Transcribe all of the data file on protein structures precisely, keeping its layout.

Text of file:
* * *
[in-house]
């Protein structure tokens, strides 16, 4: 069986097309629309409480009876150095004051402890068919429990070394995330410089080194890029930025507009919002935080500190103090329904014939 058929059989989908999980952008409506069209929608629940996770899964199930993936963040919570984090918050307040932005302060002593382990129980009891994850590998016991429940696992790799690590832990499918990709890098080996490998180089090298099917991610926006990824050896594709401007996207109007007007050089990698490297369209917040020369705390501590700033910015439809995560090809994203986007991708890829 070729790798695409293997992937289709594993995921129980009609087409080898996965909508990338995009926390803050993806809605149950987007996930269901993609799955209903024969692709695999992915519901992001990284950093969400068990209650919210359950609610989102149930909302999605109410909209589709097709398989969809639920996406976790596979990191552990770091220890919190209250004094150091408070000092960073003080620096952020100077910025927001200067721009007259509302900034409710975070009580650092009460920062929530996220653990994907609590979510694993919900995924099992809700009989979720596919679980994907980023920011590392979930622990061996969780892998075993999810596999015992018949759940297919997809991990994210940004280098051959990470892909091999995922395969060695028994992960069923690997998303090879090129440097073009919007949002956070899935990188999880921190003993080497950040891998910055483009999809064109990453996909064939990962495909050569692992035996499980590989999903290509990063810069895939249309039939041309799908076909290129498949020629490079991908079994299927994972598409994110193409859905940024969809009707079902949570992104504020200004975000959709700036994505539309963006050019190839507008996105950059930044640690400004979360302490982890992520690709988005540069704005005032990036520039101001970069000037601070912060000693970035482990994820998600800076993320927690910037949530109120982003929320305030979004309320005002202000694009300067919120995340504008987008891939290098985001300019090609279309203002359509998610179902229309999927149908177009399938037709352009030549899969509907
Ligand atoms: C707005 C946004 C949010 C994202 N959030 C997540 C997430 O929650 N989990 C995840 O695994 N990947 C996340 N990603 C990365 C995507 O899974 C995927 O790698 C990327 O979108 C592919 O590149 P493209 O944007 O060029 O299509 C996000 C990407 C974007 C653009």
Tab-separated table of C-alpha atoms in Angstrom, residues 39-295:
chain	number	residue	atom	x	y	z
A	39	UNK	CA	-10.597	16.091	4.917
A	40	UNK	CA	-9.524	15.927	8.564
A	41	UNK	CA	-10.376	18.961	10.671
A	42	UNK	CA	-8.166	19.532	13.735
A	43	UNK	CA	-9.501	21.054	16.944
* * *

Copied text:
[in-house]
């Protein structure tokens, strides 16, 4: 069986097309629309409480009876150095004051402890068919429990070394995330410089080194890029930025507009919002935080500190103090329904014939 058929059989989908999980952008409506069209929608629940996770899964199930993936963040919570984090918050307040932005302060002593382990129980009891994850590998016991429940696992790799690590832990499918990709890098080996490998180089090298099917991610926006990824050896594709401007996207109007007007050089990698490297369209917040020369705390501590700033910015439809995560090809994203986007991708890829 070729790798695409293997992937289709594993995921129980009609087409080898996965909508990338995009926390803050993806809605149950987007996930269901993609799955209903024969692709695999992915519901992001990284950093969400068990209650919210359950609610989102149930909302999605109410909209589709097709398989969809639920996406976790596979990191552990770091220890919190209250004094150091408070000092960073003080620096952020100077910025927001200067721009007259509302900034409710975070009580650092009460920062929530996220653990994907609590979510694993919900995924099992809700009989979720596919679980994907980023920011590392979930622990061996969780892998075993999810596999015992018949759940297919997809991990994210940004280098051959990470892909091999995922395969060695028994992960069923690997998303090879090129440097073009919007949002956070899935990188999880921190003993080497950040891998910055483009999809064109990453996909064939990962495909050569692992035996499980590989999903290509990063810069895939249309039939041309799908076909290129498949020629490079991908079994299927994972598409994110193409859905940024969809009707079902949570992104504020200004975000959709700036994505539309963006050019190839507008996105950059930044640690400004979360302490982890992520690709988005540069704005005032990036520039101001970069000037601070912060000693970035482990994820998600800076993320927690910037949530109120982003929320305030979004309320005002202000694009300067919120995340504008987008891939290098985001300019090609279309203002359509998610179902229309999927149908177009399938037709352009030549899969509907
Ligand atoms: C707005 C946004 C949010 C994202 N959030 C997540 C997430 O929650 N989990 C995840 O695994 N990947 C996340 N990603 C990365 C995507 O899974 C995927 O790698 C990327 O979108 C592919 O590149 P493209 O944007 O060029 O299509 C996000 C990407 C974007 C653009």
Tab-separated table of C-alpha atoms in Angstrom, residues 39-295:
chain	number	residue	atom	x	y	z
A	39	UNK	CA	-10.597	16.091	4.917
A	40	UNK	CA	-9.524	15.927	8.564
A	41	UNK	CA	-10.376	18.961	10.671
A	42	UNK	CA	-8.166	19.532	13.735
A	43	UNK	CA	-9.501	21.054	16.944